And time and time again, we agents and industry people were asked – ‘What are you Looking For?’  If you’ve followed this blog you’ll know that we don’t know, but as I sat on those panels and heard us all saying what we believed to be true, I thought what a PHENOMENAL bum-ache it must be for you writers. “I want a good book I can feel passionate about”.  Passion!!  “We’re passionate about haircare” “We’re passionate about logistics”  … it’s all just gobbledegook, isn’t it?

But let me describe to you what’s going on at the moment.  I have two submissions in that I’m loving.  They’re utterly different, one from the other, but each in its own way is making my hair stand on end.  As I’m reading I’m  entranced and don’t want to be distracted by little fluttery excited thoughts … “ooh I know which editors would love this” “I wonder how this would translate into French” “would the Americans get this?” “how many agents have this in?” “would this author and I get on?”  It’s a jittery, tingly feeling, not unlike fancying someone, and as usual when I fancy someone, it involves calming my nerves with cake.

You might call this passion.  But feeling jittery and eating cake isn’t going to buy the baby a new bonnet, let alone butter her any parsnips.  What the agent needs now is not just determination, but resolve.  If the agent is lucky enough to be chosen by the author, he or she needs to commit to working with them through thick and thin (and God knows there can be quite a lot of thin for most authors) and make a decision.  And that decision is to champion and defend and support that author.  If not actually to love, honour and obey.  

“Like everything which is not the involuntary result of fleeting emotion but the creation of time and will, any marriage, happy or unhappy, is infinitely more interesting than any romance, however passionate.”

W H Auden

You haven’t just written a book. You’re an author.


I’m about to return to what I love – being a literary agent.  I say return, because I had a go at life on the other side, in publishing, and it wasn’t for me.  I’m glad I accepted the job.  It was an unbelievable opportunity to work at one of the best publishers in the UK, but more importantly in this context,  those months showed me a great deal about myself, and about why being an agent suits me so well.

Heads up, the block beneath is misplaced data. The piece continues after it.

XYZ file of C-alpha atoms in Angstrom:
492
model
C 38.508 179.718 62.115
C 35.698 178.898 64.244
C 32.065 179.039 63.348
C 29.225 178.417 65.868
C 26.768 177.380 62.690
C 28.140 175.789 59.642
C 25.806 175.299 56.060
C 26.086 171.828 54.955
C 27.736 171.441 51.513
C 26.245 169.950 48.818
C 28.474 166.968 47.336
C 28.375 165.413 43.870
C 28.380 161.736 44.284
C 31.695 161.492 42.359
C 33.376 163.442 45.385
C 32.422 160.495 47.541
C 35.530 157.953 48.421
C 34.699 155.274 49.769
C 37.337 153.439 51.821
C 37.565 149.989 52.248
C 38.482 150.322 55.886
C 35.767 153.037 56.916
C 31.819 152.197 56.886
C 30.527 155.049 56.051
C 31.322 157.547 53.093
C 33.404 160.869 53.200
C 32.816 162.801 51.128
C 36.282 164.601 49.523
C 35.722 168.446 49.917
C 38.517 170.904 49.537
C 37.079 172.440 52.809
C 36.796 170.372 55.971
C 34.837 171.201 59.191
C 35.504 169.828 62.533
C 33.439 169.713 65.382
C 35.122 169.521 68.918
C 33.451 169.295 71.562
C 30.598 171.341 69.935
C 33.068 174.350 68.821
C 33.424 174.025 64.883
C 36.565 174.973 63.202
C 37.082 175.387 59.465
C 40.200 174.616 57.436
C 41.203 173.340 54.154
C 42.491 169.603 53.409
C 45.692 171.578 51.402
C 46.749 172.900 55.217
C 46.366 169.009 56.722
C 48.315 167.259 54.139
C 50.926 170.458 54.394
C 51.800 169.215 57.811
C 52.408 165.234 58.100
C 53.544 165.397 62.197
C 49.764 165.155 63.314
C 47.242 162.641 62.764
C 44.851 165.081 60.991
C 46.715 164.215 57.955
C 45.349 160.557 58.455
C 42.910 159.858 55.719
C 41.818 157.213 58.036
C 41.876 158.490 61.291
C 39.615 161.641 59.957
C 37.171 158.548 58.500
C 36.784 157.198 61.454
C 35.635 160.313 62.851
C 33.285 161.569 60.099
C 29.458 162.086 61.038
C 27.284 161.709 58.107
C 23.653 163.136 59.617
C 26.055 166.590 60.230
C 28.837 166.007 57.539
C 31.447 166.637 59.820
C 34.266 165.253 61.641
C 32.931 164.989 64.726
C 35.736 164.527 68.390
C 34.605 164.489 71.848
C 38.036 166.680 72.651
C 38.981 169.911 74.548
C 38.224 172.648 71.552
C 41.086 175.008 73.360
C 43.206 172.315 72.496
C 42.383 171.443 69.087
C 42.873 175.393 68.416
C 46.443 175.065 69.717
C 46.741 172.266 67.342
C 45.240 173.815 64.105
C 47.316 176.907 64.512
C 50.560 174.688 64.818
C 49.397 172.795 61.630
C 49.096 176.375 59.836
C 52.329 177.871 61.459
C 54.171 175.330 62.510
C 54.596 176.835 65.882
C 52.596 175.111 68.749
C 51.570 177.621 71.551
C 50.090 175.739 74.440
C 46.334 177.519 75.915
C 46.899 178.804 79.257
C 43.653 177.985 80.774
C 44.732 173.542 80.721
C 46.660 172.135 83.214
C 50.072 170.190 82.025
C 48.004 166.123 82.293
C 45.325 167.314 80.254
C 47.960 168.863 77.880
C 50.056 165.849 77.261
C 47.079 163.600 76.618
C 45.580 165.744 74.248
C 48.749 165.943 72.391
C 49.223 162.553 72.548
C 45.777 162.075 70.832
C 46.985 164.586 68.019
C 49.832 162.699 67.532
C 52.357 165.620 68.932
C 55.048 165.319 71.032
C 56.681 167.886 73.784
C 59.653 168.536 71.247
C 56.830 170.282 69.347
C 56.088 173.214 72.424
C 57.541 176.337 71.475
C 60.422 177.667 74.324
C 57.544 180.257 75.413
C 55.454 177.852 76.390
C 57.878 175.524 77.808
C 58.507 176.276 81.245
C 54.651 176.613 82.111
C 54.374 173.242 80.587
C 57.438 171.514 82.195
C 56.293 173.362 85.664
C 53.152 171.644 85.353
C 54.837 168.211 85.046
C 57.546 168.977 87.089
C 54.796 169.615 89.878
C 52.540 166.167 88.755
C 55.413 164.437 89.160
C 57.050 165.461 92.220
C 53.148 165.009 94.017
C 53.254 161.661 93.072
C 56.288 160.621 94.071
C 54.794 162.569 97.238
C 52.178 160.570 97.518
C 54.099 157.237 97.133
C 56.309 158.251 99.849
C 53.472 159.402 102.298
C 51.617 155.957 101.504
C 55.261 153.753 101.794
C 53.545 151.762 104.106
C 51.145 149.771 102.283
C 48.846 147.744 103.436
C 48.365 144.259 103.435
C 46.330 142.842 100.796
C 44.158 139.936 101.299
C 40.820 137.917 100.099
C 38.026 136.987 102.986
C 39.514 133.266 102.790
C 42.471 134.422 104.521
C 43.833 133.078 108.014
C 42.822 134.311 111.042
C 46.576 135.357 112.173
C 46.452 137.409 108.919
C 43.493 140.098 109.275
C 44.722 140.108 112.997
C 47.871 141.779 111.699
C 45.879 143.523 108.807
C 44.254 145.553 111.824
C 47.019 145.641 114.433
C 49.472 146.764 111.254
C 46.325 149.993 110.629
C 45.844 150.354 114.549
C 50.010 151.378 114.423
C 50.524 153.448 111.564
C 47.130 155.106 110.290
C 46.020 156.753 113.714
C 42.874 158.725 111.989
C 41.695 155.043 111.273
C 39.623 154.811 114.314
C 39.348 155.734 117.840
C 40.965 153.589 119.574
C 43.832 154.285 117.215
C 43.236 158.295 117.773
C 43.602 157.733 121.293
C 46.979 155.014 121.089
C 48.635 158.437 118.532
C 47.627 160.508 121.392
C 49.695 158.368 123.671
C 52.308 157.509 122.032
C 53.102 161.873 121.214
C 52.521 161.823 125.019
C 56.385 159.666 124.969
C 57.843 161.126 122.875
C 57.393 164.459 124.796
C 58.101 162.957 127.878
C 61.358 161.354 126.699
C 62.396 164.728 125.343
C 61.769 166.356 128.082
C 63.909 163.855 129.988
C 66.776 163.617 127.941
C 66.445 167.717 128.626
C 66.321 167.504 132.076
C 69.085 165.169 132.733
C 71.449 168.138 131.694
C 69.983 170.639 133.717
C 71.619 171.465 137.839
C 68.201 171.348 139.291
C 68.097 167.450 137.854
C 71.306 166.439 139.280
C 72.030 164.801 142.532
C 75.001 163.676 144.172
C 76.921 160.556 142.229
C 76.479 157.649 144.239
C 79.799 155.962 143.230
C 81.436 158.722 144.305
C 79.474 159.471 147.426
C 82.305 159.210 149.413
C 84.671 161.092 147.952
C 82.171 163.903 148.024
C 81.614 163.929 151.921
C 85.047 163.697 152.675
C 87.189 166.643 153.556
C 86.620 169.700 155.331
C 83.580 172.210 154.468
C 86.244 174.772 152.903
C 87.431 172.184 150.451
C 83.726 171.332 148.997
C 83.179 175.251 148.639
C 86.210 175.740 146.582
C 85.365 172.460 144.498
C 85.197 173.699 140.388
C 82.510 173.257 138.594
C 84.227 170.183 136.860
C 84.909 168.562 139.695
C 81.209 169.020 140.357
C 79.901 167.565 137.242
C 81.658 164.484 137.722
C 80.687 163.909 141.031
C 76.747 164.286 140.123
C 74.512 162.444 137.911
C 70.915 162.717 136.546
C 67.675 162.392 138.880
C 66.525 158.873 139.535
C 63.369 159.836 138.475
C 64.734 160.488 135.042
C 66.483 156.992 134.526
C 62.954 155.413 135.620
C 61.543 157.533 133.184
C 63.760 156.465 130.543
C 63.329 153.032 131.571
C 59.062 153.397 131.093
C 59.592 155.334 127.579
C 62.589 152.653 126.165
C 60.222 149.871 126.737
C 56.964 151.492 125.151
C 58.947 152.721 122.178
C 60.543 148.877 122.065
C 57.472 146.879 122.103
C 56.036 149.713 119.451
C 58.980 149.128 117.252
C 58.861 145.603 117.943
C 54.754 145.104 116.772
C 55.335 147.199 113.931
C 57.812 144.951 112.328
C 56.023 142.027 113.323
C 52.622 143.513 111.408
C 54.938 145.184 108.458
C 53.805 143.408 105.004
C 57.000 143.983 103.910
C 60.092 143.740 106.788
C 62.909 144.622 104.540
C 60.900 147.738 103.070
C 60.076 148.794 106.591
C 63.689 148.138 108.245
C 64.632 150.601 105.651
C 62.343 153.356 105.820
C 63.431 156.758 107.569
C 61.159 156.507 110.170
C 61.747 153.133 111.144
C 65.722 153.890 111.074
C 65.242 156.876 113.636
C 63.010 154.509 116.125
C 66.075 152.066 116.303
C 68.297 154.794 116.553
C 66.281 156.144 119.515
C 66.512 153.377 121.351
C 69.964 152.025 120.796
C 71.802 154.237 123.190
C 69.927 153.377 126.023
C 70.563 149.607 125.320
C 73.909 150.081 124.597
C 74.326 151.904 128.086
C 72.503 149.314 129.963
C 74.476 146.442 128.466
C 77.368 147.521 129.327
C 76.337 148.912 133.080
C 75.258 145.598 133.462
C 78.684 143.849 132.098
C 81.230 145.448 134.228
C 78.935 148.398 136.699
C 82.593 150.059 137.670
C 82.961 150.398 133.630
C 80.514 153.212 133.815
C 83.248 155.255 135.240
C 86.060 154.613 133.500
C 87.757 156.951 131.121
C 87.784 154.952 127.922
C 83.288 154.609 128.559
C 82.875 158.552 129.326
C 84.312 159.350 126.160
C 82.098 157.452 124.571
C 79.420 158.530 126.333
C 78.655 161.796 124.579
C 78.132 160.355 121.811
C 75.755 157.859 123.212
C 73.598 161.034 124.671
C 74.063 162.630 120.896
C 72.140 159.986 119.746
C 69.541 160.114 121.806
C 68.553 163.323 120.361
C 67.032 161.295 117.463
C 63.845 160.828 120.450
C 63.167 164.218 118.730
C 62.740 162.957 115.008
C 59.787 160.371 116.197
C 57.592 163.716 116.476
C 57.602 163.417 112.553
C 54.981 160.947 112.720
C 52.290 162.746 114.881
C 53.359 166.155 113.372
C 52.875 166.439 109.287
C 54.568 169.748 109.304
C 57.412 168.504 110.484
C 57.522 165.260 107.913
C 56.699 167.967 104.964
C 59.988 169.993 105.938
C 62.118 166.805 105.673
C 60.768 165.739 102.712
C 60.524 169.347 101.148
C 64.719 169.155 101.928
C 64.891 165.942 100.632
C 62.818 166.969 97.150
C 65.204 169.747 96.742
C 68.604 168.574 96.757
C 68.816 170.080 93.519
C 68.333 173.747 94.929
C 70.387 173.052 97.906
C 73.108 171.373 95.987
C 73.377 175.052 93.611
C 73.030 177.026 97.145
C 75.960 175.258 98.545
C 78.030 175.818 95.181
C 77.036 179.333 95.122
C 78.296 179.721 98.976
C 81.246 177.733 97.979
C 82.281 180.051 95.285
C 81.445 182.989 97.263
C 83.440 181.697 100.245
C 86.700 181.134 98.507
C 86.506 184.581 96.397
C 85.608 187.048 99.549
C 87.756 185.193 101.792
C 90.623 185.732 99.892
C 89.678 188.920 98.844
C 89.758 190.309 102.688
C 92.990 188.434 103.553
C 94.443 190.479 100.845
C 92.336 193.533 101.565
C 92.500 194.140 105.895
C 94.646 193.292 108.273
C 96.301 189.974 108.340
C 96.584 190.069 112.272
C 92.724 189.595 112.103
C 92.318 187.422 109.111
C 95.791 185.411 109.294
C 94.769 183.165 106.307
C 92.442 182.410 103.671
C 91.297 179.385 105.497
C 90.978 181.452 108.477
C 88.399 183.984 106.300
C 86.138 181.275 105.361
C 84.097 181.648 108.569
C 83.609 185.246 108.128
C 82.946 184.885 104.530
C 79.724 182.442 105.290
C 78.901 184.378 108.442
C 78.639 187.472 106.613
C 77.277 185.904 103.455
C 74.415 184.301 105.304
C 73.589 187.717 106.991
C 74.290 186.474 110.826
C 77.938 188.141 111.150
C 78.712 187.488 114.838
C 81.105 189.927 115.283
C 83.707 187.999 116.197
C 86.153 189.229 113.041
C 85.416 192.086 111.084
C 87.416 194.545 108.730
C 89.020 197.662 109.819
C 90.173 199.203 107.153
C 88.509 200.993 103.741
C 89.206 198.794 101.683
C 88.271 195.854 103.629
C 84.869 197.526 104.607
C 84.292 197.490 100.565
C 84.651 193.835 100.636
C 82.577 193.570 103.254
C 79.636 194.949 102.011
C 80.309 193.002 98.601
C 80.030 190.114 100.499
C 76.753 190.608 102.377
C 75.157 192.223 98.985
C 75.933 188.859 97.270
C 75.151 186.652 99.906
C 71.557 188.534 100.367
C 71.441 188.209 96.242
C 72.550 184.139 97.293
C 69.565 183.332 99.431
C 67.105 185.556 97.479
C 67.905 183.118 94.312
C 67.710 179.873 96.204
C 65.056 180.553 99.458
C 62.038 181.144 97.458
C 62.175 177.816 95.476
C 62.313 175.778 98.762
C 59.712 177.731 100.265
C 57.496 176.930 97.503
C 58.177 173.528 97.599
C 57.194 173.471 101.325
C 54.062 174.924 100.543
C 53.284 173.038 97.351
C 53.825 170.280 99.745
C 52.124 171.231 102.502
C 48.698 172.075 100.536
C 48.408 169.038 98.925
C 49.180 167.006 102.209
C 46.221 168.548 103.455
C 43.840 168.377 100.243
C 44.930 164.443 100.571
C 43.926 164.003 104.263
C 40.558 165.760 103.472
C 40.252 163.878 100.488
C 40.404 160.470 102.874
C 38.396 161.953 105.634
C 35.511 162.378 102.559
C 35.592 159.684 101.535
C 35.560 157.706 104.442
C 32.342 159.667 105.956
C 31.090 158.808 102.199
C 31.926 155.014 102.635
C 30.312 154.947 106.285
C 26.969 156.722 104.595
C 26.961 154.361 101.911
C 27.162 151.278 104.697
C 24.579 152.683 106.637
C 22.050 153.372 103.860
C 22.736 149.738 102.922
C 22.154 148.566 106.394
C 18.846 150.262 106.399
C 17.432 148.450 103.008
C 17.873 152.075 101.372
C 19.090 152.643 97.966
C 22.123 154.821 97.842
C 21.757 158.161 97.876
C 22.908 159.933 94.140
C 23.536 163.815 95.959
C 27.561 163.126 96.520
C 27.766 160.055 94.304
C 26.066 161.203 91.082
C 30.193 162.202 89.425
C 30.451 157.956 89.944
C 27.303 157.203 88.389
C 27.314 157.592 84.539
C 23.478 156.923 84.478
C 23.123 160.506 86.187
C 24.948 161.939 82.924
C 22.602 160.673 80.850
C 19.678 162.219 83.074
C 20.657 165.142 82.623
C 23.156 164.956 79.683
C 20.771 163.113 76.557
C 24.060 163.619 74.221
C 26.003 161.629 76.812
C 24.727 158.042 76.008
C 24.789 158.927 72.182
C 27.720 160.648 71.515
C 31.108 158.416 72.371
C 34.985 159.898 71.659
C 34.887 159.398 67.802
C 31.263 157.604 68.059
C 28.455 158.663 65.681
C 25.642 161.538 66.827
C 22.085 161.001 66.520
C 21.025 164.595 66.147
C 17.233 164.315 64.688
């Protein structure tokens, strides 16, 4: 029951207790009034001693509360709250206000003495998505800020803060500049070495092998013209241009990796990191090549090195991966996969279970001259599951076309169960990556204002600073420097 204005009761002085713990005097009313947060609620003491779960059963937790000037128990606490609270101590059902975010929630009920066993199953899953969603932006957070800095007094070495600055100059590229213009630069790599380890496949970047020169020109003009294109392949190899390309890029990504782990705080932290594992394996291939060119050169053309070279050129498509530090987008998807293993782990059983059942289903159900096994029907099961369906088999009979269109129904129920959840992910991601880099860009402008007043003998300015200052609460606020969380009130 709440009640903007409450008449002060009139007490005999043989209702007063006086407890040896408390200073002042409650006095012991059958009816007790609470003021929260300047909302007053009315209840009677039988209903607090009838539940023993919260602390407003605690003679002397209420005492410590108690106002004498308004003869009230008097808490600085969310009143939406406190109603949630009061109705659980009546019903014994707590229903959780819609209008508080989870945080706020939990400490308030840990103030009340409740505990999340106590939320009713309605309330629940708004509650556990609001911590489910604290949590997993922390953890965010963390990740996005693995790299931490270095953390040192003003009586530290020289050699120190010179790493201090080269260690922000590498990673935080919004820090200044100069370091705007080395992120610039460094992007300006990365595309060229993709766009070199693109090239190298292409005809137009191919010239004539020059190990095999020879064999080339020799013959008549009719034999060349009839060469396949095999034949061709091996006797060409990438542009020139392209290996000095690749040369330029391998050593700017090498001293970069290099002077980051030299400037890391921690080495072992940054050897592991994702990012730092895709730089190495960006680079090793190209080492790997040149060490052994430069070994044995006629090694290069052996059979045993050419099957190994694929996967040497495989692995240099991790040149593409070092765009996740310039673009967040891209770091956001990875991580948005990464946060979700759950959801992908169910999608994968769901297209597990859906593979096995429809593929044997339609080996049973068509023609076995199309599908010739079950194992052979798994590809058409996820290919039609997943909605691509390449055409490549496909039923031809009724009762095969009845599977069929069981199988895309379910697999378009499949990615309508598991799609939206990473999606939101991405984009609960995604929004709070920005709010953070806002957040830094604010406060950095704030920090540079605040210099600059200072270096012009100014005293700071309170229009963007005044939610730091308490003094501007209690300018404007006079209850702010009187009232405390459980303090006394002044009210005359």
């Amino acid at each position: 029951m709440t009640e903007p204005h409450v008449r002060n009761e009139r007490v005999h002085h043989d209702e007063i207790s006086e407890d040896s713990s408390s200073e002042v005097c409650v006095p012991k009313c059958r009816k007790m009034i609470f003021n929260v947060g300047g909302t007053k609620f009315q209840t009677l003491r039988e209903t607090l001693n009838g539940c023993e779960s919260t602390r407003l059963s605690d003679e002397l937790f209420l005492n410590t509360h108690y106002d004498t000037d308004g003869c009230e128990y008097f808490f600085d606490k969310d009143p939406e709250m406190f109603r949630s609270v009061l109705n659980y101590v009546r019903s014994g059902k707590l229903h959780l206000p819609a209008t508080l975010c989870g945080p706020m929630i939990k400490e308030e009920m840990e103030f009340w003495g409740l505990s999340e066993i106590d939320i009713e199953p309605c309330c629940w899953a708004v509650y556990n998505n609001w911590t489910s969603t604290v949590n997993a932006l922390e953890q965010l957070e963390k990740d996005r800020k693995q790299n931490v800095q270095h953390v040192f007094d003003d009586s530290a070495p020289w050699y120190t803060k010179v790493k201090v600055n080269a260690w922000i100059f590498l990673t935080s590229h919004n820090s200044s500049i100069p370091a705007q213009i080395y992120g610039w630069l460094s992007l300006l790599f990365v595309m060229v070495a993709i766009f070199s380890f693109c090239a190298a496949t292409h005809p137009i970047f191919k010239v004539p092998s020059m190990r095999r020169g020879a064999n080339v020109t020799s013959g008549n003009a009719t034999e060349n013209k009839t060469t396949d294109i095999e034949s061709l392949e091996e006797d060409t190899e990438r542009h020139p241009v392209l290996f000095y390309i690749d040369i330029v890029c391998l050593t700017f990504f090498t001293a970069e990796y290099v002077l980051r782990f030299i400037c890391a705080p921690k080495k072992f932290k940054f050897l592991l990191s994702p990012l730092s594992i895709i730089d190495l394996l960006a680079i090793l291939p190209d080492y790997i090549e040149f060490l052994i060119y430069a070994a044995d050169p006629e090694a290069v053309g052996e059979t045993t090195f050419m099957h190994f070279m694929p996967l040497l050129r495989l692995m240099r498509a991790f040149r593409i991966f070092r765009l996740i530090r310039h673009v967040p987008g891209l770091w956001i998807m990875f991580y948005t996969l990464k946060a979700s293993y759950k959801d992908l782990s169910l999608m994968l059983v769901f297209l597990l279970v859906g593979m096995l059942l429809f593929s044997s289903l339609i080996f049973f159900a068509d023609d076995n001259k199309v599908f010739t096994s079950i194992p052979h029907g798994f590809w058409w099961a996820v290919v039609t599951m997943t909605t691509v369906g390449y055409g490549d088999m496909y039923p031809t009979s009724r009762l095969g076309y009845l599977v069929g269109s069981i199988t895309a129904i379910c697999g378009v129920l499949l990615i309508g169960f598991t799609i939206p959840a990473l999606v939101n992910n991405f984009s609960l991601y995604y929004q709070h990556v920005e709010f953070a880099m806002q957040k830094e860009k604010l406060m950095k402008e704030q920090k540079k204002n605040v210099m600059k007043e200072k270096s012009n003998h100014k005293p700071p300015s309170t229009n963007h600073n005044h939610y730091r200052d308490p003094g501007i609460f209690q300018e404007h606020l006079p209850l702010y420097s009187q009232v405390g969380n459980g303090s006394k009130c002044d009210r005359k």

But taking the job meant one awful thing.  I had to break the news to my clients: I was leaving them.  Not chucking them to the four winds – they were all offered brilliant representation – but I did feel I was ‘chucking’ them, and some of them admitted afterwards that they felt utterly miserable and desolate for weeks afterwards.  I get it.  Nobody wants to be abandoned. 

So I’m thinking a lot about what I’ll be doing when I take on new clients from now on.  One thing’s for sure, and that’s that I shall be committing properly and for the long haul.  That’s only fair.  It’s what you’d expect, and what we agents would expect in return.  You don’t want an agent who whips up a storm about your debut novel and then dumps you when your second book is a harder sell.  And we don’t want to commit tons of time to edit after edit and long phone calls about insecurities and editors, only for you to waltz into the arms of another agent when you’re a proud bestselling author. 

It’s hard for authors looking for their first agent to remember that being an author isn’t about a single book. It’s a career.  And incidentally,  it’s therefore utterly unreasonable for an agent to insist on seeing your work exclusively.  Who are they to insist?  It’s your work, and you are about to enter into what we hope will be a very long relationship with someone.  You can’t do that without checking out the competition.  So don’t just accept the first offer of representation – use it to see who else might be keen to represent you.  Agents can be quite sheep-like (those of you following this blog will know that they are also dogs, but let’s not let that bog us down) and if we know that someone else has offered representation, we’ll naturally look more keenly.  Take your time.  You took a year or three to write your book  – you can afford a couple of months to make sure that you are about to go into a relationship with a prince, and not just the first frog that comes along.  YOU ARE THE AUTHOR, IT’S YOUR BOOK, YOUR CAREER – YOU SHOULD BE THE ONE DOING THE CHOOSING.

Allow the agent plenty of time to read and consider and think carefully – and then both of you can commit to what with  a following wind will be a long and happy relationship.